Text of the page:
Illinois recently joined the growing number of states who have banned the death penalty. The move has death penalty supporters up in arms, worried violent criminals in these states will now see a “free pass” toward committing crimes and devastating the lives of victims’ families. Others say the reality of prison overcrowding could give would-be death row inmates earlier parole dates, increasing the risk they will kill again.
The reality, though, is that the death penalty has failed for years at doing what the measure originally set out to do: become a deterrent to violent crime.
Condemned inmates can sit on death row for years, even decades. That’s saying nothing to the fact that the actual process of execution, in most cases now done by ‘lethal injection,’ can cost taxpayers thousands more than housing inmates year after year. There is also no indication that execution brings any sort of ‘closure’ to victims’ families. In many instances, family members of victims have said traveling to a prison to view the killer of their loved one die only re-opens old wounds they’d spent years trying to heal.
My thought here is not to show any sort of compassion to the men and women who commit violent crime, resulting in the end of someone else’s life. Upbringing, past experiences, and any other excuse for their behavior aside, even a kindergartener knows it’s not okay to kill. I’m also not going to touch on the harsh reality that many people currently sitting on death row are actually innocent, or found themselves, for whatever reason, in ‘the wrong place at the wrong time.’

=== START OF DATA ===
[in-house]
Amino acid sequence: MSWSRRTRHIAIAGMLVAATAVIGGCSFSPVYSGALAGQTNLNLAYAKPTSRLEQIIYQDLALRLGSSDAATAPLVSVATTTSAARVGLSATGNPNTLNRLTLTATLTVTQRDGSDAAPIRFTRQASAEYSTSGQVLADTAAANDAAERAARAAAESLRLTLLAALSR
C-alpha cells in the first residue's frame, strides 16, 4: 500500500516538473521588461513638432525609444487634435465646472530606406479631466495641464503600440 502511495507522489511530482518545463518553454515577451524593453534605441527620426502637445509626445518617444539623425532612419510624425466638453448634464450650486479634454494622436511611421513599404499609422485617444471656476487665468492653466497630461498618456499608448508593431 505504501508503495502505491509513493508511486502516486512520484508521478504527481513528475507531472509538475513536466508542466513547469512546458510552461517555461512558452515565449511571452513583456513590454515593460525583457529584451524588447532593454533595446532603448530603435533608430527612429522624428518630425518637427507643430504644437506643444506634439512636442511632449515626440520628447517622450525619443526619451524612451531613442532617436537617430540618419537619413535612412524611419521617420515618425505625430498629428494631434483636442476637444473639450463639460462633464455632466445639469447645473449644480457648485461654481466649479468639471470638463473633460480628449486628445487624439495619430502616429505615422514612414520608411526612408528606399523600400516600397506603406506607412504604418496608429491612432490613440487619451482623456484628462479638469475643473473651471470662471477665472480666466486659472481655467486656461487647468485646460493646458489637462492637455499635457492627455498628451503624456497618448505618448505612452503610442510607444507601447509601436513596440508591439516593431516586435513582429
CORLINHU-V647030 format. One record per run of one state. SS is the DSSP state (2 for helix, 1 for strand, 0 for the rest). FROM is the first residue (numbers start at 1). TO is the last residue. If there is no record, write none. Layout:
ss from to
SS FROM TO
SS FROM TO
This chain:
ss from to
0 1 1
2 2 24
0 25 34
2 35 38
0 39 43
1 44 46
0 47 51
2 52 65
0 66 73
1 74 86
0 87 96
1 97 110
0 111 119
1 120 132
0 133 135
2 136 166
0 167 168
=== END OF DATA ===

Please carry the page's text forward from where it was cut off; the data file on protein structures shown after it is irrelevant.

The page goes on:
Instead, the focus of this essay lies on what I consider to be the worst legal punishment possible for murder: life in prison without the possibility of parole.
We all know prison lacks any and all of the glamour portrayed in television and movies. Even with in-cell TVs, Internet access and expanded ‘freedom’ allowed for under ‘good behavior’ provisions, prison life remains a mere shell of what life ‘on the outside’ can be.
Anyone who has ever been confined to their homes for even one day, due to inclement weather or illness, can attest that boredom sets in fast. Now take that confinement, multiply it by all the days of your life, add about a hundred or so of the most awful people on the planet to ‘share’ the experience with you, and you’ve got nothing but a desolate, desperate existence to look forward to. At that point, even death would be preferable to this sort of ‘non-life.’ The mental health issues many inmates suffer from, issues which hadn’t manifested themselves prior to incarceration, can make each and every day their own personal death sentence.
In this regard, sitting in a prison cell, day after day, with nothing to do but think of the actions, choices and circumstances which got you there in the first place, is a punishment I would not wish on my worst enemy.
To know that you will never again take a breath of truly fresh air, see the ocean, hear the laughter of children, or any of the simple pleasures we all take for granted is, truly, a fate worse than death.
by Peter P. Gaseoustania; Gaseoustania Tonight